Proteostastic mechanisms consist of protein synthesis, protein folding and protein degradation, all of which are interconnected in order to achieve a balanced proteome and robust stress responses when required (Kaushik and Cuervo, 2015; Hipp et al., 2019). The protein synthesis pathway, mTOR, has a well described effect on autophagy inhibition, and has recently also been linked to the proteasome. It has been shown to both activate it via the nuclear factor erythroid 2-related factor 1 (Nrf1) to balance active translation (Zhang et al., 2014), and inhibit the proteasome in a different experimental set up (Zhao et al., 2015). mTOR inhibition can relieve proteotoxic stress by decreasing translation, and specifically, by allowing translation of additional chaperones (Su et al., 2016). Decreasing translation through mutations in mTOR pathway genes, such as S6K (Selman et al., 2009), or by or overexpression of the mTOR suppressor TSC1/2 (Kapahi et al., 2004), are well-described anti-aging interventions for which several underlying mechanisms are suggested. For example, reduced translation extends longevity by reducing the protein load for the proteostatic machinery. Furthermore, the reduction in energy expenditure associated with reduced translation can be invested into cell maintenance processes. Moreover, differential translation may lead to stress resilience and delayed aging (Mehta et al., 2010; Steffen and Dillin, 2016). In addition, it appears that enhancement of proteostasis, either by improved protein folding or by degradation, is also a potentially successful anti-aging strategy (Lopez-Otin et al., 2013). For example, overexpression of the heat shock factor HSF-1 has repeatedly been shown to extend lifespan in worms (Hsu et al., 2003; Li J. et al., 2017). Additionally, overexpression of the proteasomal subunit Rpn6, which stabilizes the 20S core particle and 19S regulatory particle, can induce proteasome activity and extend lifespan in C. elegans. This is an exciting finding as the proteasome has numerous subunits and this suggests that targeting only one key subunit is sufficient to intensify proteasomal degradation (Vilchez et al., 2012). In Drosophila, overexpressing the β5 subunit of the 20S in the whole organism (Nguyen et al., 2019), or just in neurons, extends lifespan (Munkacsy et al., 2019). While whole-body β5 subunit overexpression increases proteostasis in muscle (Nguyen et al., 2019), neuron-specific overexpression prevents age-related decline in learning and memory (Munkacsy et al., 2019). Enhancement of autophagy by overexpression of FOXO transcription factor in muscle tissues in Drosophila is beneficial as well (Demontis and Perrimon, 2010). This tissue-specific upregulation of autophagy in muscle tissues mediates a reduction in aggregate formation during aging, with an improvement in proteostasis in the whole organism, as well as increased longevity (Demontis and Perrimon, 2010).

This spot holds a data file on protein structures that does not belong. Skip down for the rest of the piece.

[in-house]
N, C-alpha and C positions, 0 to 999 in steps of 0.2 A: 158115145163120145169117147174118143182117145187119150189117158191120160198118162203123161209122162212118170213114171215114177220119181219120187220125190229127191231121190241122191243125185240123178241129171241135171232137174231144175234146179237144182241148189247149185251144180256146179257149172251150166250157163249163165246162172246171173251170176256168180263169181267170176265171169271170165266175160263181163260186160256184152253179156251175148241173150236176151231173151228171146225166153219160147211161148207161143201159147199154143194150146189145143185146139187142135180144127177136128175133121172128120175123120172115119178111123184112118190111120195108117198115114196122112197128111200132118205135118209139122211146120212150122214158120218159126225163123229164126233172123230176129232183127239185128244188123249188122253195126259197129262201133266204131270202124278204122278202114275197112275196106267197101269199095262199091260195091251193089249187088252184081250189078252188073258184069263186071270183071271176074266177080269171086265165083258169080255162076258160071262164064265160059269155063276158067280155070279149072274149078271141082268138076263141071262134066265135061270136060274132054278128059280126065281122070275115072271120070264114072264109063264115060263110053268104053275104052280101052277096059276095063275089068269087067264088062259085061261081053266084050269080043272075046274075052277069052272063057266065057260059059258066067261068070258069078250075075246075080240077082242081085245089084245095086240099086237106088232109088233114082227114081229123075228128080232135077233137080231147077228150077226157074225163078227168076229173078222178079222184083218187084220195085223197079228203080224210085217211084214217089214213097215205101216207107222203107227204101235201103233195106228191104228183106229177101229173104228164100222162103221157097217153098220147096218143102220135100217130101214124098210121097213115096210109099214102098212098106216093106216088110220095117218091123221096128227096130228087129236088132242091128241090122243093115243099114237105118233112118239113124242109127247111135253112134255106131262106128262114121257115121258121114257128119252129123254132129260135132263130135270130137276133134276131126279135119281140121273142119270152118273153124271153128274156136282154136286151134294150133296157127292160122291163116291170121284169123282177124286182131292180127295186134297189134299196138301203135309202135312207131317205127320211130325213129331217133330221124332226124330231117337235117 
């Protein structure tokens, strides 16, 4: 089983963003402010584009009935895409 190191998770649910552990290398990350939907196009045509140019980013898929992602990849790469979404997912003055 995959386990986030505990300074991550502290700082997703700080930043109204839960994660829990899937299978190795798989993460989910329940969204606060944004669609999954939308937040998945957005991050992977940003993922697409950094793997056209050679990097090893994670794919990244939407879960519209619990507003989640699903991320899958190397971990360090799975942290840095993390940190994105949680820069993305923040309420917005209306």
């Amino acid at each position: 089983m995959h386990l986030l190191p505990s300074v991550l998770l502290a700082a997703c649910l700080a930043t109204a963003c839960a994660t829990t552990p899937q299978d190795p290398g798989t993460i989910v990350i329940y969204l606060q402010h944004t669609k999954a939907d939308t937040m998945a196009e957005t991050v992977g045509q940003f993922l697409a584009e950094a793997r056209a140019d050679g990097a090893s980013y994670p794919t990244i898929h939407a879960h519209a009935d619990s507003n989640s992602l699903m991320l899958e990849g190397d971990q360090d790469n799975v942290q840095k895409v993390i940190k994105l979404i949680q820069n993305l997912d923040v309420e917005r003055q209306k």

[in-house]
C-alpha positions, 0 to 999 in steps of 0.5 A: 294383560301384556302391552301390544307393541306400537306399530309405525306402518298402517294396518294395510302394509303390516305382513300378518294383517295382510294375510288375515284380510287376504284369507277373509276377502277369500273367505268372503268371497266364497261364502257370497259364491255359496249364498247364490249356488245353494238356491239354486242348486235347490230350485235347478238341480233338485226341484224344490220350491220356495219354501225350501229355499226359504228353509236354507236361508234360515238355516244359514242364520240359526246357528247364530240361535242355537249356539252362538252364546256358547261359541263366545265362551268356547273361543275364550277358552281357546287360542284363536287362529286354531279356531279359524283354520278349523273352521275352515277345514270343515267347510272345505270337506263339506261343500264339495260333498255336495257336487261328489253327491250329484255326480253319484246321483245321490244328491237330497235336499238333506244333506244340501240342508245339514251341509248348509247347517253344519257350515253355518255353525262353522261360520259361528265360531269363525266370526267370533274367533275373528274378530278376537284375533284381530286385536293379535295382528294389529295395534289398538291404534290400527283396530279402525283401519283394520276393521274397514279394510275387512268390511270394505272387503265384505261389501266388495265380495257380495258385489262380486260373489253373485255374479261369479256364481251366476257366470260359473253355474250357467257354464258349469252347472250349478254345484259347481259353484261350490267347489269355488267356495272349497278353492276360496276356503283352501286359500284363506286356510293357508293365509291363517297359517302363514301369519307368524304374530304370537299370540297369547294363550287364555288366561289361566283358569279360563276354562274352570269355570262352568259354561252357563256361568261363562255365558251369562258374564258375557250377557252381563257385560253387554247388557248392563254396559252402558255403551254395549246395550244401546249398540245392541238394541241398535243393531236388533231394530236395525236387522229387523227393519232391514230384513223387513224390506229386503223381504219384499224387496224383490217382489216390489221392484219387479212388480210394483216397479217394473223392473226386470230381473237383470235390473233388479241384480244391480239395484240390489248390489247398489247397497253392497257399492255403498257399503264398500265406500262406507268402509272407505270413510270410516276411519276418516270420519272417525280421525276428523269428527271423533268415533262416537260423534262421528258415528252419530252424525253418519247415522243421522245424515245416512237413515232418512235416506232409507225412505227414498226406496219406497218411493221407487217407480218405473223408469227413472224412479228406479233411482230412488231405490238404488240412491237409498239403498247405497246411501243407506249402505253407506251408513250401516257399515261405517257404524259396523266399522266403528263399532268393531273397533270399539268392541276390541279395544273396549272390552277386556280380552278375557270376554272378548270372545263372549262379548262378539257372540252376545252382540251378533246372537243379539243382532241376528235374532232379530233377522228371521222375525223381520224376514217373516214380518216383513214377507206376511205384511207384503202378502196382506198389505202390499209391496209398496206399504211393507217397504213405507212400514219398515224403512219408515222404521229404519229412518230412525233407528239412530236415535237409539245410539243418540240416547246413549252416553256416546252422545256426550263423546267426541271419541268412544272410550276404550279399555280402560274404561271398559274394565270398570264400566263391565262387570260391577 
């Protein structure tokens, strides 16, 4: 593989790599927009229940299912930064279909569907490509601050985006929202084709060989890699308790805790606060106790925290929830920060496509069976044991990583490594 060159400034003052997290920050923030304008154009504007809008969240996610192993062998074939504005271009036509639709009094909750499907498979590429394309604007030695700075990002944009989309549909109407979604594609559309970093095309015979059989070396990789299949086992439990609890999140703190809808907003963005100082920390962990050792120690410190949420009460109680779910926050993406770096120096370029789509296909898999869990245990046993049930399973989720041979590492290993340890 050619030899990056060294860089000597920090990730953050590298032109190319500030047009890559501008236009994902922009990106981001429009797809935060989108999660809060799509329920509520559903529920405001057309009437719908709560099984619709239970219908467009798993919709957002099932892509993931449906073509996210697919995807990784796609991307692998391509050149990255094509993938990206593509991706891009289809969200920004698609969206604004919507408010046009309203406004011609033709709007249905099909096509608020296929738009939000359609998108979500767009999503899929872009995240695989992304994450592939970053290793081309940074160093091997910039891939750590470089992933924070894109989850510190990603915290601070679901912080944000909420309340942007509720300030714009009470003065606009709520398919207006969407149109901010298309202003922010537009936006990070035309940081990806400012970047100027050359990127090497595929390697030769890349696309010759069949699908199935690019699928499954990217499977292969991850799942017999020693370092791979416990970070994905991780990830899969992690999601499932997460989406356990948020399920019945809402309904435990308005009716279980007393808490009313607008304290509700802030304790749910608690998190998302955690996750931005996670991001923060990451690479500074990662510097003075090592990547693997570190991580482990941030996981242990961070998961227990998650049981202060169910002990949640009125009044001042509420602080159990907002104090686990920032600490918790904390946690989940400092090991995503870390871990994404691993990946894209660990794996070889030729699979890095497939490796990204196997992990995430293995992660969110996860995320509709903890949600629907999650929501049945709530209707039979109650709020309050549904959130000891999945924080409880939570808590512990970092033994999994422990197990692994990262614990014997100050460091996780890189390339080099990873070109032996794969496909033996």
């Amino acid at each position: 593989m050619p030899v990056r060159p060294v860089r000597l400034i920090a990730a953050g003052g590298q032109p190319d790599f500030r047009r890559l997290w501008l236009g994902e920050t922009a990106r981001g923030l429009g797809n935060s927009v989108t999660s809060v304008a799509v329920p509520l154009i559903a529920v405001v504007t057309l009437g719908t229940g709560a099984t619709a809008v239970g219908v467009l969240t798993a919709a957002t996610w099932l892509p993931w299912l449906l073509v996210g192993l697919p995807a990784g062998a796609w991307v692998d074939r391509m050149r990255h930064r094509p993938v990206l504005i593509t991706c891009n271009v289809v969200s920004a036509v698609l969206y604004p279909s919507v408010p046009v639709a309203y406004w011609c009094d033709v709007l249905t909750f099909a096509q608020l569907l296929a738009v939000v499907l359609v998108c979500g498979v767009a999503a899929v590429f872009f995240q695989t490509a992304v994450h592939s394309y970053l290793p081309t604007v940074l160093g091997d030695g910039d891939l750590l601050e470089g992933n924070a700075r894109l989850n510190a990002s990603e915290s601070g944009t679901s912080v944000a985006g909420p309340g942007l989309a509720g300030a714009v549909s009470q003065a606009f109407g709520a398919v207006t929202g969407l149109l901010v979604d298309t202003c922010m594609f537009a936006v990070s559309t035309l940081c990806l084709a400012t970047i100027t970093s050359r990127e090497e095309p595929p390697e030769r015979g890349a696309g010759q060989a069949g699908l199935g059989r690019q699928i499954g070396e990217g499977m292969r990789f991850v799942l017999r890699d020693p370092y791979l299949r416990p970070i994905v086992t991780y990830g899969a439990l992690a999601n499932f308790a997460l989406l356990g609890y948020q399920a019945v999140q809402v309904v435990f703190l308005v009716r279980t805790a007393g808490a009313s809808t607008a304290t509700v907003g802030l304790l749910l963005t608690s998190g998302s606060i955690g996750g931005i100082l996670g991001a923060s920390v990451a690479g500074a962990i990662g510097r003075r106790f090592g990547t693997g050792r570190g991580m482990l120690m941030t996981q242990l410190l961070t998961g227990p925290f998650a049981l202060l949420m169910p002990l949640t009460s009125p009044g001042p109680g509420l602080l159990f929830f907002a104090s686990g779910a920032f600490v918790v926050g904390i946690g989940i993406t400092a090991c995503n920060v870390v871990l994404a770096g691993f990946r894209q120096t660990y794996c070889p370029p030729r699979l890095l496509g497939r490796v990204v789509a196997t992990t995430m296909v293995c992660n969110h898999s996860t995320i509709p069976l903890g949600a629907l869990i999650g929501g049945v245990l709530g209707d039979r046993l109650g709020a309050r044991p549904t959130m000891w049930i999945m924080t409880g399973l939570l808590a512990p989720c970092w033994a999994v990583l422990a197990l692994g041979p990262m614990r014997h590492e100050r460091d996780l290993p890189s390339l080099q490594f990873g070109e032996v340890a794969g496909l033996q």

Autophagy function is highly complementary to that of the proteasome, which targets small short-lived proteins. Autophagy degrades large and long-lived proteins, protein aggregates, entire defective organelles, and essentially any cellular material that is too bulky for proteasomal degradation (Dikic, 2017; Kocaturk and Gozuacik, 2018). Interestingly, results in mammalian cells suggest that there is significant crosstalk and a degree of compensation between these two degradative processes. If the proteasome is inhibited, then autophagy enhances to compensate (Kocaturk and Gozuacik, 2018). However, there is less evidence to support a role for the proteasome in compensating for a block in autophagy. This is likely a result of the fact that the proteasome cannot accomplish all autophagic functions and cannot degrade organelles (Dikic, 2017; Kirkin, 2019). A common characteristic of these two degradative pathways is that they both recognize ubiquitinated substrates. Autophagy often degrades aggregates linked to K63-based polyubiquitin chains, while substrates for the proteasome mainly have K48-polyubiquitin chains (Kocaturk and Gozuacik, 2018). However, it should be noted that the specificity of autophagy toward K63 ubiquitinated substrates is not that clear. For example, in autophagy-deficient mice all types of ubiquitin chains accumulate (Riley et al., 2010).

Autophagy – Cytoplasmic Influence on DNA Damage